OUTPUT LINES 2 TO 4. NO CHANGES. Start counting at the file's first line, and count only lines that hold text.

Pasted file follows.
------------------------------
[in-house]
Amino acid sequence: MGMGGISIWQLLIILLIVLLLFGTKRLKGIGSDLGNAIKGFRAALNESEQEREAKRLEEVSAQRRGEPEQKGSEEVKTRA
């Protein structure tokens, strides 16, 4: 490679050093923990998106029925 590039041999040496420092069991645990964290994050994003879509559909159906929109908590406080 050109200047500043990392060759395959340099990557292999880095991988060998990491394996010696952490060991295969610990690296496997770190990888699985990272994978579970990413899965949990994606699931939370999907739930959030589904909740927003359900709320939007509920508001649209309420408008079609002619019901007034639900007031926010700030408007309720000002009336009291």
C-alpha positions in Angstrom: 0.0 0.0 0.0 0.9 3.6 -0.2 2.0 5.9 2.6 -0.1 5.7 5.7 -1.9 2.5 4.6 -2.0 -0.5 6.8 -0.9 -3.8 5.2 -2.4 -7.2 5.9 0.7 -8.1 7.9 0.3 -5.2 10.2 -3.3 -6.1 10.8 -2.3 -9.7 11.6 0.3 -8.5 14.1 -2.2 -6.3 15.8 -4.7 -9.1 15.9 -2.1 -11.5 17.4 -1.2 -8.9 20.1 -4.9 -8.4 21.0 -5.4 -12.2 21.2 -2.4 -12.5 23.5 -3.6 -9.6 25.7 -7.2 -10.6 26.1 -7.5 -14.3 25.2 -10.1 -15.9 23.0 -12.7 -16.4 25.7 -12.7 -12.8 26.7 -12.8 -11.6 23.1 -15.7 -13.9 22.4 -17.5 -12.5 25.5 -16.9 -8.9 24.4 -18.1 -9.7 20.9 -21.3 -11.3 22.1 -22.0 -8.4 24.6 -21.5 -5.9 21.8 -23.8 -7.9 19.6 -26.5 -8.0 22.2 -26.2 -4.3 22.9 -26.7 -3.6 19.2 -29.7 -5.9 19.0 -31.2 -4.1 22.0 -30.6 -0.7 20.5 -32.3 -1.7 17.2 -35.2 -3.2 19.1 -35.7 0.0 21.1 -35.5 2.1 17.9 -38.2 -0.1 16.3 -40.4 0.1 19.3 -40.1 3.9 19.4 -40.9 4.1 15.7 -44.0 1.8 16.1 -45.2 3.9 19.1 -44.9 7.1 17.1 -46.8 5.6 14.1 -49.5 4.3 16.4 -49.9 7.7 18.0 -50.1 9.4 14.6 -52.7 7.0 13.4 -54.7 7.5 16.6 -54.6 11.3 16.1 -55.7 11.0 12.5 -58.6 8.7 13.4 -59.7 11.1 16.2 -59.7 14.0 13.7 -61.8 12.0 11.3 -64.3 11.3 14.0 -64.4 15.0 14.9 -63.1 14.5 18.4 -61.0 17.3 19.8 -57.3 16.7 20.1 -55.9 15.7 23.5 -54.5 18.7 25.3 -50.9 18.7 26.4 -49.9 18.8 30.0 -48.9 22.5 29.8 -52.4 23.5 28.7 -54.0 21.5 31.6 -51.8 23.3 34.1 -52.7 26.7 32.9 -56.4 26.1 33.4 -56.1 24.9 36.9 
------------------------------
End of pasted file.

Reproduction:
Amino acid sequence: MGMGGISIWQLLIILLIVLLLFGTKRLKGIGSDLGNAIKGFRAALNESEQEREAKRLEEVSAQRRGEPEQKGSEEVKTRA
């Protein structure tokens, strides 16, 4: 490679050093923990998106029925 590039041999040496420092069991645990964290994050994003879509559909159906929109908590406080 050109200047500043990392060759395959340099990557292999880095991988060998990491394996010696952490060991295969610990690296496997770190990888699985990272994978579970990413899965949990994606699931939370999907739930959030589904909740927003359900709320939007509920508001649209309420408008079609002619019901007034639900007031926010700030408007309720000002009336009291």
C-alpha positions in Angstrom: 0.0 0.0 0.0 0.9 3.6 -0.2 2.0 5.9 2.6 -0.1 5.7 5.7 -1.9 2.5 4.6 -2.0 -0.5 6.8 -0.9 -3.8 5.2 -2.4 -7.2 5.9 0.7 -8.1 7.9 0.3 -5.2 10.2 -3.3 -6.1 10.8 -2.3 -9.7 11.6 0.3 -8.5 14.1 -2.2 -6.3 15.8 -4.7 -9.1 15.9 -2.1 -11.5 17.4 -1.2 -8.9 20.1 -4.9 -8.4 21.0 -5.4 -12.2 21.2 -2.4 -12.5 23.5 -3.6 -9.6 25.7 -7.2 -10.6 26.1 -7.5 -14.3 25.2 -10.1 -15.9 23.0 -12.7 -16.4 25.7 -12.7 -12.8 26.7 -12.8 -11.6 23.1 -15.7 -13.9 22.4 -17.5 -12.5 25.5 -16.9 -8.9 24.4 -18.1 -9.7 20.9 -21.3 -11.3 22.1 -22.0 -8.4 24.6 -21.5 -5.9 21.8 -23.8 -7.9 19.6 -26.5 -8.0 22.2 -26.2 -4.3 22.9 -26.7 -3.6 19.2 -29.7 -5.9 19.0 -31.2 -4.1 22.0 -30.6 -0.7 20.5 -32.3 -1.7 17.2 -35.2 -3.2 19.1 -35.7 0.0 21.1 -35.5 2.1 17.9 -38.2 -0.1 16.3 -40.4 0.1 19.3 -40.1 3.9 19.4 -40.9 4.1 15.7 -44.0 1.8 16.1 -45.2 3.9 19.1 -44.9 7.1 17.1 -46.8 5.6 14.1 -49.5 4.3 16.4 -49.9 7.7 18.0 -50.1 9.4 14.6 -52.7 7.0 13.4 -54.7 7.5 16.6 -54.6 11.3 16.1 -55.7 11.0 12.5 -58.6 8.7 13.4 -59.7 11.1 16.2 -59.7 14.0 13.7 -61.8 12.0 11.3 -64.3 11.3 14.0 -64.4 15.0 14.9 -63.1 14.5 18.4 -61.0 17.3 19.8 -57.3 16.7 20.1 -55.9 15.7 23.5 -54.5 18.7 25.3 -50.9 18.7 26.4 -49.9 18.8 30.0 -48.9 22.5 29.8 -52.4 23.5 28.7 -54.0 21.5 31.6 -51.8 23.3 34.1 -52.7 26.7 32.9 -56.4 26.1 33.4 -56.1 24.9 36.9 